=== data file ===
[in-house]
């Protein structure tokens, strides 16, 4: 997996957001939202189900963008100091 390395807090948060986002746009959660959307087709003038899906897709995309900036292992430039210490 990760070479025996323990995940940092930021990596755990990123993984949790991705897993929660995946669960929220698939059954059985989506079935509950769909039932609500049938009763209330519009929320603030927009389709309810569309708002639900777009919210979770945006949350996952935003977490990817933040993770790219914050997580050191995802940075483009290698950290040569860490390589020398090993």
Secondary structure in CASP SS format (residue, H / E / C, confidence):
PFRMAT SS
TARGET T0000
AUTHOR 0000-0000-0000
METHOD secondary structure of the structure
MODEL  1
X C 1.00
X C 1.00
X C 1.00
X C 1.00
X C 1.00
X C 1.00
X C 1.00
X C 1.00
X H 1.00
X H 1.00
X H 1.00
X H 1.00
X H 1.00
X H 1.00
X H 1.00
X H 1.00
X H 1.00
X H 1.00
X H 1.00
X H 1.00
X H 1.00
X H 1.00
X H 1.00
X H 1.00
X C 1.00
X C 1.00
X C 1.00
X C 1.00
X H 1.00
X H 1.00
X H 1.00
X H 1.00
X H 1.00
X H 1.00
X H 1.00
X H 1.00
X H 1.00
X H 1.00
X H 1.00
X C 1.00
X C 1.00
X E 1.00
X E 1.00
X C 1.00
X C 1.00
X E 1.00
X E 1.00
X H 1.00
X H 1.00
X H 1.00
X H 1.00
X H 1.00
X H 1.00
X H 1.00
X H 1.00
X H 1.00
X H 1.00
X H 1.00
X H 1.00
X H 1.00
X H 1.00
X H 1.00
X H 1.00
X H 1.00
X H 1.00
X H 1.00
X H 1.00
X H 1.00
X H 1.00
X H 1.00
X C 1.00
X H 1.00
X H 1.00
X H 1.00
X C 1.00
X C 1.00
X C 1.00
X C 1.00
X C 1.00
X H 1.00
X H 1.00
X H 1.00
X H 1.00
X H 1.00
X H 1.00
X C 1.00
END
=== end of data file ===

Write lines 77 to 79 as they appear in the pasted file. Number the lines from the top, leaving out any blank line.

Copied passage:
X H 1.00
X H 1.00
X C 1.00